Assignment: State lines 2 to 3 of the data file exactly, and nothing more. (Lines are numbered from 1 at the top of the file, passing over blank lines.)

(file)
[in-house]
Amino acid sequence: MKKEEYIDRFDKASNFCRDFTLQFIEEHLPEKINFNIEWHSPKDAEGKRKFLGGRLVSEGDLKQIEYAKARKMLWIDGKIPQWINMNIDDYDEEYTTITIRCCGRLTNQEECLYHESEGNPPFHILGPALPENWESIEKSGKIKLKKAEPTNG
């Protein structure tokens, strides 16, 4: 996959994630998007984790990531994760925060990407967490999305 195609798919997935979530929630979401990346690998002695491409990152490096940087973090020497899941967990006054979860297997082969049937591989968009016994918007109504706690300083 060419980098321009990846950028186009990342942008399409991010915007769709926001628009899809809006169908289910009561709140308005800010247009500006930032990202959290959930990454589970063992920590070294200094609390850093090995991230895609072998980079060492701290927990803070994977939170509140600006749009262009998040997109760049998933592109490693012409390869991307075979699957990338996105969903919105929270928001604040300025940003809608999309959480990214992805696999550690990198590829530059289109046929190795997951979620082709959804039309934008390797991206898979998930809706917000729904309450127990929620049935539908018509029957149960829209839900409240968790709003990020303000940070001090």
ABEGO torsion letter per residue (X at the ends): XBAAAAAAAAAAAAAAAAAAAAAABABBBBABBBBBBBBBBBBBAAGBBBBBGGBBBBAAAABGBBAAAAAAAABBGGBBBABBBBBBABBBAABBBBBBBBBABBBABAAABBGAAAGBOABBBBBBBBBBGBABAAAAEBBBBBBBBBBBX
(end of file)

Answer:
Amino acid sequence: MKKEEYIDRFDKASNFCRDFTLQFIEEHLPEKINFNIEWHSPKDAEGKRKFLGGRLVSEGDLKQIEYAKARKMLWIDGKIPQWINMNIDDYDEEYTTITIRCCGRLTNQEECLYHESEGNPPFHILGPALPENWESIEKSGKIKLKKAEPTNG
């Protein structure tokens, strides 16, 4: 996959994630998007984790990531994760925060990407967490999305 195609798919997935979530929630979401990346690998002695491409990152490096940087973090020497899941967990006054979860297997082969049937591989968009016994918007109504706690300083 060419980098321009990846950028186009990342942008399409991010915007769709926001628009899809809006169908289910009561709140308005800010247009500006930032990202959290959930990454589970063992920590070294200094609390850093090995991230895609072998980079060492701290927990803070994977939170509140600006749009262009998040997109760049998933592109490693012409390869991307075979699957990338996105969903919105929270928001604040300025940003809608999309959480990214992805696999550690990198590829530059289109046929190795997951979620082709959804039309934008390797991206898979998930809706917000729904309450127990929620049935539908018509029957149960829209839900409240968790709003990020303000940070001090």